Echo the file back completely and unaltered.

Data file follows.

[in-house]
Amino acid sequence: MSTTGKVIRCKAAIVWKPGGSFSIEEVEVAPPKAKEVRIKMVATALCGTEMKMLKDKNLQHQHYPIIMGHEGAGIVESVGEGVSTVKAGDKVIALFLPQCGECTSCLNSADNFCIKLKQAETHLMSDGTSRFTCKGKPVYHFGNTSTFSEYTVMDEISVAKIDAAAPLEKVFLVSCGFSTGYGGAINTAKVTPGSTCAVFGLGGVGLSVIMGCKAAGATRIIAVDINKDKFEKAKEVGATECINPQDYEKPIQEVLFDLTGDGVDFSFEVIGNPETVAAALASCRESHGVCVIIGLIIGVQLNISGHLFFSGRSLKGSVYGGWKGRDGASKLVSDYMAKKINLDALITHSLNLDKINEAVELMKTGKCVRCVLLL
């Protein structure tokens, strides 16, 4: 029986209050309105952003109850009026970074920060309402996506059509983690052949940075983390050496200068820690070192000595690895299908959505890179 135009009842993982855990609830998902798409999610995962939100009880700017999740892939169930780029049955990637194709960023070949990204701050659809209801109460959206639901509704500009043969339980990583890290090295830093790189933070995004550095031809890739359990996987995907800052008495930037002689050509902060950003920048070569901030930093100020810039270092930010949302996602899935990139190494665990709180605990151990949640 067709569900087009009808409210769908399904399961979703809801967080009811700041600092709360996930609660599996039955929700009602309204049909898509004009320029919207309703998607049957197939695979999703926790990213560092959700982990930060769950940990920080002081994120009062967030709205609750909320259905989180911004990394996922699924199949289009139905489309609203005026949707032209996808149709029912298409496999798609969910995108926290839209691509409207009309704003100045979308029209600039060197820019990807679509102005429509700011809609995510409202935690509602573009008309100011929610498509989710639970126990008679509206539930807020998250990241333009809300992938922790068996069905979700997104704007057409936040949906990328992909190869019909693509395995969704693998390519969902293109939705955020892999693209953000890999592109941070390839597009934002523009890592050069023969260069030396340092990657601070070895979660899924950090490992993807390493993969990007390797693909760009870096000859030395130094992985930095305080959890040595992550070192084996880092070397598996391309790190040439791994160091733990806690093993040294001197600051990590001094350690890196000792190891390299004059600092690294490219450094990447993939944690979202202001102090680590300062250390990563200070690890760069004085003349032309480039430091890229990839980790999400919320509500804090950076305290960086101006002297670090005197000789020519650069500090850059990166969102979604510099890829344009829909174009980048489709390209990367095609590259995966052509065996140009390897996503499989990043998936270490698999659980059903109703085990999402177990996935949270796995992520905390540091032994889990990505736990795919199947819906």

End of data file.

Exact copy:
[in-house]
Amino acid sequence: MSTTGKVIRCKAAIVWKPGGSFSIEEVEVAPPKAKEVRIKMVATALCGTEMKMLKDKNLQHQHYPIIMGHEGAGIVESVGEGVSTVKAGDKVIALFLPQCGECTSCLNSADNFCIKLKQAETHLMSDGTSRFTCKGKPVYHFGNTSTFSEYTVMDEISVAKIDAAAPLEKVFLVSCGFSTGYGGAINTAKVTPGSTCAVFGLGGVGLSVIMGCKAAGATRIIAVDINKDKFEKAKEVGATECINPQDYEKPIQEVLFDLTGDGVDFSFEVIGNPETVAAALASCRESHGVCVIIGLIIGVQLNISGHLFFSGRSLKGSVYGGWKGRDGASKLVSDYMAKKINLDALITHSLNLDKINEAVELMKTGKCVRCVLLL
């Protein structure tokens, strides 16, 4: 029986209050309105952003109850009026970074920060309402996506059509983690052949940075983390050496200068820690070192000595690895299908959505890179 135009009842993982855990609830998902798409999610995962939100009880700017999740892939169930780029049955990637194709960023070949990204701050659809209801109460959206639901509704500009043969339980990583890290090295830093790189933070995004550095031809890739359990996987995907800052008495930037002689050509902060950003920048070569901030930093100020810039270092930010949302996602899935990139190494665990709180605990151990949640 067709569900087009009808409210769908399904399961979703809801967080009811700041600092709360996930609660599996039955929700009602309204049909898509004009320029919207309703998607049957197939695979999703926790990213560092959700982990930060769950940990920080002081994120009062967030709205609750909320259905989180911004990394996922699924199949289009139905489309609203005026949707032209996808149709029912298409496999798609969910995108926290839209691509409207009309704003100045979308029209600039060197820019990807679509102005429509700011809609995510409202935690509602573009008309100011929610498509989710639970126990008679509206539930807020998250990241333009809300992938922790068996069905979700997104704007057409936040949906990328992909190869019909693509395995969704693998390519969902293109939705955020892999693209953000890999592109941070390839597009934002523009890592050069023969260069030396340092990657601070070895979660899924950090490992993807390493993969990007390797693909760009870096000859030395130094992985930095305080959890040595992550070192084996880092070397598996391309790190040439791994160091733990806690093993040294001197600051990590001094350690890196000792190891390299004059600092690294490219450094990447993939944690979202202001102090680590300062250390990563200070690890760069004085003349032309480039430091890229990839980790999400919320509500804090950076305290960086101006002297670090005197000789020519650069500090850059990166969102979604510099890829344009829909174009980048489709390209990367095609590259995966052509065996140009390897996503499989990043998936270490698999659980059903109703085990999402177990996935949270796995992520905390540091032994889990990505736990795919199947819906």